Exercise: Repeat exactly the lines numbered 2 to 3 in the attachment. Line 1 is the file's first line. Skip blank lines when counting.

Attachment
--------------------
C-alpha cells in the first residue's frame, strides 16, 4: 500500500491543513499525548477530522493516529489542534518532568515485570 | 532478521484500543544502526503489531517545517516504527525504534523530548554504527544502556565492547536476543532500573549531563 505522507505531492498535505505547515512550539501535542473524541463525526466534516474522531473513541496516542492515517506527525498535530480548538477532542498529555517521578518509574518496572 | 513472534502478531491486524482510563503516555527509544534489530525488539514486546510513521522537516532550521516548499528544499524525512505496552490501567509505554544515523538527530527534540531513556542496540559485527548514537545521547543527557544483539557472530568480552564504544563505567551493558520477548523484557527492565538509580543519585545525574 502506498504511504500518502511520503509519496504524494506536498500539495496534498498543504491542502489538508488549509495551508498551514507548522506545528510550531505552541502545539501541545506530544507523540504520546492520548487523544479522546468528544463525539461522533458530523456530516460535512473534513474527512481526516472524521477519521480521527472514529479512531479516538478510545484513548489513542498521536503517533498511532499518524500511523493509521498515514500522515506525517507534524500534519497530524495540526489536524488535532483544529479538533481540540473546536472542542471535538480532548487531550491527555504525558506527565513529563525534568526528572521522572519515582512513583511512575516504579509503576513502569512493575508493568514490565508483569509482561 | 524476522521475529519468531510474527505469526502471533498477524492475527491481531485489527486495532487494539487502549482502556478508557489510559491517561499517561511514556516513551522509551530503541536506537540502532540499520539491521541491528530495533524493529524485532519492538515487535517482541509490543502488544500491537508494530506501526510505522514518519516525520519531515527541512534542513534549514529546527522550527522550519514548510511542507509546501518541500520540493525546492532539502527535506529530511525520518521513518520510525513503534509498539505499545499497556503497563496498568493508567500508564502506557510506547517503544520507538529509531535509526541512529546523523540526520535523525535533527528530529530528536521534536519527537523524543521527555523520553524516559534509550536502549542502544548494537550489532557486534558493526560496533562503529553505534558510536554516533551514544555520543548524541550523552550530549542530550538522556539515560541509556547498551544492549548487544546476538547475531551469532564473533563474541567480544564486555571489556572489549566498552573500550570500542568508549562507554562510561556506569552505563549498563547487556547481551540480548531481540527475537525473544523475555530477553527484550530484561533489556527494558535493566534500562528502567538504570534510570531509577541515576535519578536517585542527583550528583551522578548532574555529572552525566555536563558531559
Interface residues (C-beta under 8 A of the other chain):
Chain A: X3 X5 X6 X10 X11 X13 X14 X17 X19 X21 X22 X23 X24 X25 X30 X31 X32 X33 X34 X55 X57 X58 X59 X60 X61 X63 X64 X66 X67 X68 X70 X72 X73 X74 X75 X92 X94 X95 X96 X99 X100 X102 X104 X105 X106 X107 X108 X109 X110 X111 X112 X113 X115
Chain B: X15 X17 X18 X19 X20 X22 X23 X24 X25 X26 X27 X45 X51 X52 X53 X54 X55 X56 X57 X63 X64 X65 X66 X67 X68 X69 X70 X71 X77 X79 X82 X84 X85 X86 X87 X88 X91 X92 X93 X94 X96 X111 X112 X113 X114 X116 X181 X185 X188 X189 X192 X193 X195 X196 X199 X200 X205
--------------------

Interface residues (C-beta under 8 A of the other chain):
Chain A: X3 X5 X6 X10 X11 X13 X14 X17 X19 X21 X22 X23 X24 X25 X30 X31 X32 X33 X34 X55 X57 X58 X59 X60 X61 X63 X64 X66 X67 X68 X70 X72 X73 X74 X75 X92 X94 X95 X96 X99 X100 X102 X104 X105 X106 X107 X108 X109 X110 X111 X112 X113 X115